Road test: Suzuki GW250 Inazuma Wheels24

8 Июн 2015 | Author: | Комментарии к записи Road test: Suzuki GW250 Inazuma Wheels24 отключены
Suzuki B-King

Road test: Suzuki GW250 Inazuma

Author: DRIES VAN DER WALT

While superbikes seduce us with their speed, power and excitement humble small-capacity commuter bikes have always enjoyed a fair share of market success among those looking for simple, rugged, reliable and economical transport.

Suzuki’s new GW250 Inazuma is a relative newcomer in this market which, in recent years, has been dominated by Honda’s venerable CBX250 Twister.

The Inazuma (the name’s a lot less political that it may seem: it’s Japanese for lightning that strikes in a thunderstorm”) takes a different approach: rather than Honda’s form-follows-function styling the little Suzuki has an assertive naked look with more than a passing nod to the styling of Suzuki’s B-King.

COMPREHENSIVE INSTRUMENTS

It has a definite big-bike presence on the road: during the road test car drivers were more likely to make way for me than I usually experience when riding a smaller bike. That it’s big enough to pass at a glance for a large machine does nothing to hurt the rider’s image.

IMAGE GALLERY: Suzuki GW250 Inazuma

Unfortunately the mirror stalks are too short, making it hard to scan the road behind.

The instrument panel is surprisingly comprehensive. It’s dominated by a large analogue rev counter flanked by two panels. The right one has the right turn-indicator repeater and an array of warning lights, the left an LCD display with a digital speedometer, fuel gauge and a multifunction display which cycles through clock, odo and trip meter.

The rev counter also carries gear-position and shift indicator lights — the latter a white light that can be set for highway or city driving, reminding the rider shift up at either 4500 or 8000rpm.

The heart of the Inazuma is a 248cc fuel-injected engine which, Suzuki says, is tuned to offer a balance between power and efficiency, A balance shaft fitted to crankshaft effectively reduces engine vibration; the bike feels smoother than one would expect from a twin.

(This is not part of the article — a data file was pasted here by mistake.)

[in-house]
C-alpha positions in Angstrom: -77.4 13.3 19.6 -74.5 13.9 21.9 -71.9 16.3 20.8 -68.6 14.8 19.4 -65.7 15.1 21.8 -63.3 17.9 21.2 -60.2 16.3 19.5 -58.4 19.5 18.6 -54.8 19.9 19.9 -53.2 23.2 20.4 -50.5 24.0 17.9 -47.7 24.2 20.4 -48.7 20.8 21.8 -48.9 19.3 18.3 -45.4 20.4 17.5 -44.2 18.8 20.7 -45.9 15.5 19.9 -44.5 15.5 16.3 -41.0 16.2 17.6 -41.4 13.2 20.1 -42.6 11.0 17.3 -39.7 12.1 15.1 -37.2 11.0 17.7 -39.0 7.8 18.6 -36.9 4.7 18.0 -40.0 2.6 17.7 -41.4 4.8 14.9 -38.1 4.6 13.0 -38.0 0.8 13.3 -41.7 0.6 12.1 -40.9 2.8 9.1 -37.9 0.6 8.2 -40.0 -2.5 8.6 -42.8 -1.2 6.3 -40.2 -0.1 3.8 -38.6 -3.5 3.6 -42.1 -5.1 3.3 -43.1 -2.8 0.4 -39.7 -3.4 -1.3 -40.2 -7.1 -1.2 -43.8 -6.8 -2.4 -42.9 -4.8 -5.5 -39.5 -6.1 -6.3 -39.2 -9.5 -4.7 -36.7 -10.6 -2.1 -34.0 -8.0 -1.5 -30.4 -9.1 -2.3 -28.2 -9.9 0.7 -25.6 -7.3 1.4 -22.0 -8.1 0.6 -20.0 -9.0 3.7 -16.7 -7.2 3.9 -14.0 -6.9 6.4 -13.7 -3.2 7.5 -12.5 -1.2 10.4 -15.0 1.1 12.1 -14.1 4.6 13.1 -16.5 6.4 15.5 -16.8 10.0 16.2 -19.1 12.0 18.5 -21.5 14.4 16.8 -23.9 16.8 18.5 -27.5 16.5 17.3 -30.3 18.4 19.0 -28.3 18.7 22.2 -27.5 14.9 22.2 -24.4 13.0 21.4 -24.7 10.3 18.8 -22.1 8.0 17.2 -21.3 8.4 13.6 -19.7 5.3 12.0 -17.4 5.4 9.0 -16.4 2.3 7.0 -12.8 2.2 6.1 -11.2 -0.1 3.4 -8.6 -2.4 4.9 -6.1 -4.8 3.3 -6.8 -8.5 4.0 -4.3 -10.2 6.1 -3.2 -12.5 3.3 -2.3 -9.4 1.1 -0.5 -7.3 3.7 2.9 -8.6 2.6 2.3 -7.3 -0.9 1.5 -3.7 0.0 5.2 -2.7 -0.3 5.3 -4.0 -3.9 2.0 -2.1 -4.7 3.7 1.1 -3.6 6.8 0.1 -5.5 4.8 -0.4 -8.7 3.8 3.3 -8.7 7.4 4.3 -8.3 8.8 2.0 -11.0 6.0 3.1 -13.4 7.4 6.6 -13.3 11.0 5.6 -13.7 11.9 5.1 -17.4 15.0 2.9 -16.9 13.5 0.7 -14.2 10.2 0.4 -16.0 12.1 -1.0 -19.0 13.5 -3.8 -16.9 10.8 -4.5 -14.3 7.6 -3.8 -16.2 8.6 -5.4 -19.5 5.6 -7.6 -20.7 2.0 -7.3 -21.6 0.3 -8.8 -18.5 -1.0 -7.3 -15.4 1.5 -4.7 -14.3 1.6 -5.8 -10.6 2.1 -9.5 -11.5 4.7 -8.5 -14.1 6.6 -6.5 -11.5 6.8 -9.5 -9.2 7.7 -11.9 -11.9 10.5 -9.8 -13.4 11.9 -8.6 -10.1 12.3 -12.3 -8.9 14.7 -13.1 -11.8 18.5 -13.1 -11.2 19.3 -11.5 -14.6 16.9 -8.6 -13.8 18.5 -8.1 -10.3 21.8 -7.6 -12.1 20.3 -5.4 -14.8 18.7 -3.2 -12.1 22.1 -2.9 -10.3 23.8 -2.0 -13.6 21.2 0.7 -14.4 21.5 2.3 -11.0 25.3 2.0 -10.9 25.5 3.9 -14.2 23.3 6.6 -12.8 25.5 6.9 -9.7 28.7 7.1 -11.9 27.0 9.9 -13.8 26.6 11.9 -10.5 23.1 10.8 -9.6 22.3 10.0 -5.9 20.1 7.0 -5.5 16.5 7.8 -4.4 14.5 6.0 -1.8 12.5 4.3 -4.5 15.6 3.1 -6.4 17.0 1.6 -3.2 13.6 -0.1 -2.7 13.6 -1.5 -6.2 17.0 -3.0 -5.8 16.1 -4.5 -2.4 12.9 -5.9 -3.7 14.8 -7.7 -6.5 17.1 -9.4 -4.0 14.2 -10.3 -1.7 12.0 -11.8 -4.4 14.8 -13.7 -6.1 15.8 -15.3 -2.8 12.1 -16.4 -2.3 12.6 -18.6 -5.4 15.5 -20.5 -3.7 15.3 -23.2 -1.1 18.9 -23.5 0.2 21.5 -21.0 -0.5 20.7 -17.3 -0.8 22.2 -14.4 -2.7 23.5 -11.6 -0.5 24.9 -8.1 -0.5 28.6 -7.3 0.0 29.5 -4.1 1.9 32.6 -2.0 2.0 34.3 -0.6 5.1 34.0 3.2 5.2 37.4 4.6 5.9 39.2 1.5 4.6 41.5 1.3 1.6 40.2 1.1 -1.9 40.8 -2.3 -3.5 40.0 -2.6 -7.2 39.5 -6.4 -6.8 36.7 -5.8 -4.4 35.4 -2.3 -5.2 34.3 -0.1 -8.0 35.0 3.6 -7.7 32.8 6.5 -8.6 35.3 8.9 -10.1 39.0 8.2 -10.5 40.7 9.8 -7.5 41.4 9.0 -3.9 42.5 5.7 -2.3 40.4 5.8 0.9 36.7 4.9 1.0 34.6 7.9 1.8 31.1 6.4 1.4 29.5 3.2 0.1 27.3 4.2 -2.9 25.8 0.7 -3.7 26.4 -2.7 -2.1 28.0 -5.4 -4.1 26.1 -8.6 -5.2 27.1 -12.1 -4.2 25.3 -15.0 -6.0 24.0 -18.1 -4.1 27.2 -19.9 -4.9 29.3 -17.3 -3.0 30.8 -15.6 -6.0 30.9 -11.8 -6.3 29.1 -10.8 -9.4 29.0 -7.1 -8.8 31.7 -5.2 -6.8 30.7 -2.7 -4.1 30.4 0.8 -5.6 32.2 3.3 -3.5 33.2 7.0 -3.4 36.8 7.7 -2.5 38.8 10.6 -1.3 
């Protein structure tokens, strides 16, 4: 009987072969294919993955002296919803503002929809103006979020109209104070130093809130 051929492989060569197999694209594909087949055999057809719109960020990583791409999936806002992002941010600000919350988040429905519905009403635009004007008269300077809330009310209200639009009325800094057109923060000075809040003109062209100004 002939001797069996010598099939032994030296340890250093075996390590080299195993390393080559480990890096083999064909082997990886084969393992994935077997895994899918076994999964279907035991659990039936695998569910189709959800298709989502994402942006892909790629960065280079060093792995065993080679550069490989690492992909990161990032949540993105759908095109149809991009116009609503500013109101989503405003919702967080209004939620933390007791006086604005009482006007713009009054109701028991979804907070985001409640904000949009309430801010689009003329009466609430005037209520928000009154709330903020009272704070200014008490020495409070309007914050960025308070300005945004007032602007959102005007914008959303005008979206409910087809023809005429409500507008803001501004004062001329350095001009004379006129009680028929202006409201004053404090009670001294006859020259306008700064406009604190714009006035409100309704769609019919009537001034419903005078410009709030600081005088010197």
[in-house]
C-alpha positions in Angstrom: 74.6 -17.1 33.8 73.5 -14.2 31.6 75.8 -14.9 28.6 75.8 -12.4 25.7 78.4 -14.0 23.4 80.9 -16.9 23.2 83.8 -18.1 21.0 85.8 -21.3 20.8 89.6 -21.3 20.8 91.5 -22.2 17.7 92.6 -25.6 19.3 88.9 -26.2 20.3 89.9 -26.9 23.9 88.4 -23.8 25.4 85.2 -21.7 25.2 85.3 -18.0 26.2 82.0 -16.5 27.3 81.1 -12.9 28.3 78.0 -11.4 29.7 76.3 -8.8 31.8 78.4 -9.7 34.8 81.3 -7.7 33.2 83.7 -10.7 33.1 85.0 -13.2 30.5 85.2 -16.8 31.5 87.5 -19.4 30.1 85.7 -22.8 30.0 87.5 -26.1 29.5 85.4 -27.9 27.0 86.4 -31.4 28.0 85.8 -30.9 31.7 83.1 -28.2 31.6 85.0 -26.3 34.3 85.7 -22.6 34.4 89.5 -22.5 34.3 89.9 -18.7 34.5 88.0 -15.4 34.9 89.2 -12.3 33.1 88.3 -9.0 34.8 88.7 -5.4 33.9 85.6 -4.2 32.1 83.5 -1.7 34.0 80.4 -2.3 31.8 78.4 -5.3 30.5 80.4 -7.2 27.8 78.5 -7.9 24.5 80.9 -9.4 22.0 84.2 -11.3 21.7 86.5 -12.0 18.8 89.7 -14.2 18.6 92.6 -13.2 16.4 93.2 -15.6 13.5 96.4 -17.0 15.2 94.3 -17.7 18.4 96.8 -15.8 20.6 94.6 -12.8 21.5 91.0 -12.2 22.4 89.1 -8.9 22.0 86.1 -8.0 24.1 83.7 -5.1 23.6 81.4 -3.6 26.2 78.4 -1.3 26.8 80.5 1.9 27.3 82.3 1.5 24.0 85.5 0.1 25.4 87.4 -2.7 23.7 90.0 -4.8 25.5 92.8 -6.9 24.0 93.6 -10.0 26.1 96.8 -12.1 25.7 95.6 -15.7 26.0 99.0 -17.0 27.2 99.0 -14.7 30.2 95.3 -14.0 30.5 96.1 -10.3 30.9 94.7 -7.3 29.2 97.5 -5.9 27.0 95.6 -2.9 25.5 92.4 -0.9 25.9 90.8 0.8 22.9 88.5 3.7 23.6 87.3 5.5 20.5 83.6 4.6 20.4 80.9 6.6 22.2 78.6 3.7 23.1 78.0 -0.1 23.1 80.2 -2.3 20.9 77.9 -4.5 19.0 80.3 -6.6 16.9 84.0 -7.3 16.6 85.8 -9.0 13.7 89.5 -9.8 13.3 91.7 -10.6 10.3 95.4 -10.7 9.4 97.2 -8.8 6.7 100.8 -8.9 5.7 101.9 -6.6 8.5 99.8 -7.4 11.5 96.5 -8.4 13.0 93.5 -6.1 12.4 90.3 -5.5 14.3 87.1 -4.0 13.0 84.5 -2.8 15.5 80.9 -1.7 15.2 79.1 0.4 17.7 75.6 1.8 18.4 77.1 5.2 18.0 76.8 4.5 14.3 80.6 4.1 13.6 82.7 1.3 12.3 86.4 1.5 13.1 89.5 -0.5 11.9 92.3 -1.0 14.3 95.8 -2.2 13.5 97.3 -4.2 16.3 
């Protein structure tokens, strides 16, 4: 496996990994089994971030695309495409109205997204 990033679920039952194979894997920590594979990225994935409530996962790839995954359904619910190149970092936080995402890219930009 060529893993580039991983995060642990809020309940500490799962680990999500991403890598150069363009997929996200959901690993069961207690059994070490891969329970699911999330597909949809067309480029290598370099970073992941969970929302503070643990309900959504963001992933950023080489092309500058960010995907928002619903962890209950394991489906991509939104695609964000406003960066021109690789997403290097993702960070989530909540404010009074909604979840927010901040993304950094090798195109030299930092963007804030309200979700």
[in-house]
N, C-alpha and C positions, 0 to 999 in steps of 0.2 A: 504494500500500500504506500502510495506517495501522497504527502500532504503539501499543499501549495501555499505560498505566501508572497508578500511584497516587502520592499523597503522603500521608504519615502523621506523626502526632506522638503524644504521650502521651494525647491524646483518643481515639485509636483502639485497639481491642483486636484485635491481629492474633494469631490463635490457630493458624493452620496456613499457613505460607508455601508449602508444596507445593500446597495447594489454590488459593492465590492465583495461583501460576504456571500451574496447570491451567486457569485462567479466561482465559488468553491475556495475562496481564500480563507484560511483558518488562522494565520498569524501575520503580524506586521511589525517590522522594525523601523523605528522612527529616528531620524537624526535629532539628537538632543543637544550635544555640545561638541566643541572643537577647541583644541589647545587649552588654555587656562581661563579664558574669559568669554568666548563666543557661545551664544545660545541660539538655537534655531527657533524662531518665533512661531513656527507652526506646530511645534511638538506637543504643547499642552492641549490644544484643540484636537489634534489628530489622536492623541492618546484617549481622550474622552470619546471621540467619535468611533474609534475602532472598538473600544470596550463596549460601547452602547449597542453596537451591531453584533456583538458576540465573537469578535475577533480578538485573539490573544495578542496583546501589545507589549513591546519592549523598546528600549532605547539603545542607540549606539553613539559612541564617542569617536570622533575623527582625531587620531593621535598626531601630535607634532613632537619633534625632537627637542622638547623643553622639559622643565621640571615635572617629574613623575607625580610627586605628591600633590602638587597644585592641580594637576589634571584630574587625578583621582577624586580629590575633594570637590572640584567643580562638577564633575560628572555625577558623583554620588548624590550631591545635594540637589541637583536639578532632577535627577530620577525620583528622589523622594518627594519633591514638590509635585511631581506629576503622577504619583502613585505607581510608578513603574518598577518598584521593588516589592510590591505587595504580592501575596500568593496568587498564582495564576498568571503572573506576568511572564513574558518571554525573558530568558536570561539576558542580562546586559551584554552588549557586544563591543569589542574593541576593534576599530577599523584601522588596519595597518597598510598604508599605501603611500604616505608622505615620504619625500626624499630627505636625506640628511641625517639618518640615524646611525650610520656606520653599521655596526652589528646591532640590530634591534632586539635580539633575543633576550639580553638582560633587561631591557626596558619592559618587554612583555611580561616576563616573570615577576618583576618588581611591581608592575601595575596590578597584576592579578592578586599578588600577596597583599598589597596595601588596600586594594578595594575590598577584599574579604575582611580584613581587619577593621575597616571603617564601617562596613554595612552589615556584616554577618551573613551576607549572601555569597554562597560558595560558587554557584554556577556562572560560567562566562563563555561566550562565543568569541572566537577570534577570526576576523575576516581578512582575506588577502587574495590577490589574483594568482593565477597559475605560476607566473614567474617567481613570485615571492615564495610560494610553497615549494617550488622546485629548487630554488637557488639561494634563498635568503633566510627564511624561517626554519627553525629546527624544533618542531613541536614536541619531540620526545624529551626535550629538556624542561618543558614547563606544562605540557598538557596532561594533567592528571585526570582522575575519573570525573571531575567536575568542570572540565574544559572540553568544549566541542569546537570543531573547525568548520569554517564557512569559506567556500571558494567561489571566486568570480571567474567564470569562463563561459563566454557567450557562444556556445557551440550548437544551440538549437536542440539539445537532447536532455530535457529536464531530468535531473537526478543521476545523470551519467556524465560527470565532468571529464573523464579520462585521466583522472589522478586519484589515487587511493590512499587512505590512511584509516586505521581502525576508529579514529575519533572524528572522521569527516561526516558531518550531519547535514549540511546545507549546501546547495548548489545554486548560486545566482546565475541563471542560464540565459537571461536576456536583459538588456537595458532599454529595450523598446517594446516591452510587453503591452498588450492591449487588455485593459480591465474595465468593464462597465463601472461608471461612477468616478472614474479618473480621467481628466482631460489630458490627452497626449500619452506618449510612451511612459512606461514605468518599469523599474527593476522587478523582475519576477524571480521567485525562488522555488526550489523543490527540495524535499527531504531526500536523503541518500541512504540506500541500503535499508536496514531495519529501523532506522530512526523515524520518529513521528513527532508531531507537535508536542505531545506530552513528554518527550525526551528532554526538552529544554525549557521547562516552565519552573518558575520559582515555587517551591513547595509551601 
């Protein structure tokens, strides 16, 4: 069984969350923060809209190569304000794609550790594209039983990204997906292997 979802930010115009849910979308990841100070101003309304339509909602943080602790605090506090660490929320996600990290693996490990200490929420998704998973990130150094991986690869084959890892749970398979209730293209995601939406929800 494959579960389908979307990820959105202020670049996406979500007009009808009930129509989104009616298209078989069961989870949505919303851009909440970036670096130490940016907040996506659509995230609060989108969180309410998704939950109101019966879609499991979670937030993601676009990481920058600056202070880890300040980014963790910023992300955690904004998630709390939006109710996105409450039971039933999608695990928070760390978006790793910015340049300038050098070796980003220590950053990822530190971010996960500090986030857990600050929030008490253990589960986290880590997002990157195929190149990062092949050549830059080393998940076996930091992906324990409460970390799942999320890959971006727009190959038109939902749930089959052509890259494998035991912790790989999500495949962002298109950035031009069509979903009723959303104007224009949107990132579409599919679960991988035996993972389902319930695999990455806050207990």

The engine is fed from a 15.4-litre tank; the bike proved less frugal than expected but kept up with highway traffic. Usable torque only comes in at fairly high revs but the Inazuma has the ability to reach and (for the most part) maintain highway speed.

Don’t ask it to do more than that early in the review period I learned that the only thing that changes when you tap down and twist the grip at above 100km/h is your facial expression. Because it looks and feels like a bigger bike it’s easy to forget that you’re really riding a 250 and the lack of engine power can catch you out.

In city traffic, however, the Inazuma more than holds its own. Provided you give it a handful of throttle on pull-away it will easily outrun four-wheeled traffic from the lights. Secure, sure-footed, handling makes it a blast to ride in the city, which is where I suspect most Inazumas will spend their life.

Suzuki B-King

The brakes are low on feedback but not on bite once you develop the confidence to push the bike really hard you’re rewarded with responsive but controllable dynamics.

In summary the Inazuma is a charming mix of small-bike benefits and big-bike presence but the R48 900 price might be a tad high for what is essentially a commuting bike.

SPECIFICATIONS

Manufacturer . Suzuki

Model . GW 250 Inazuma

Type . Liquid cooled, SOHC, four-stroke, parallel-twin. Wet sump

Displacement . 248cc

Maximum power: n/a

Suzuki B-King
Suzuki B-King


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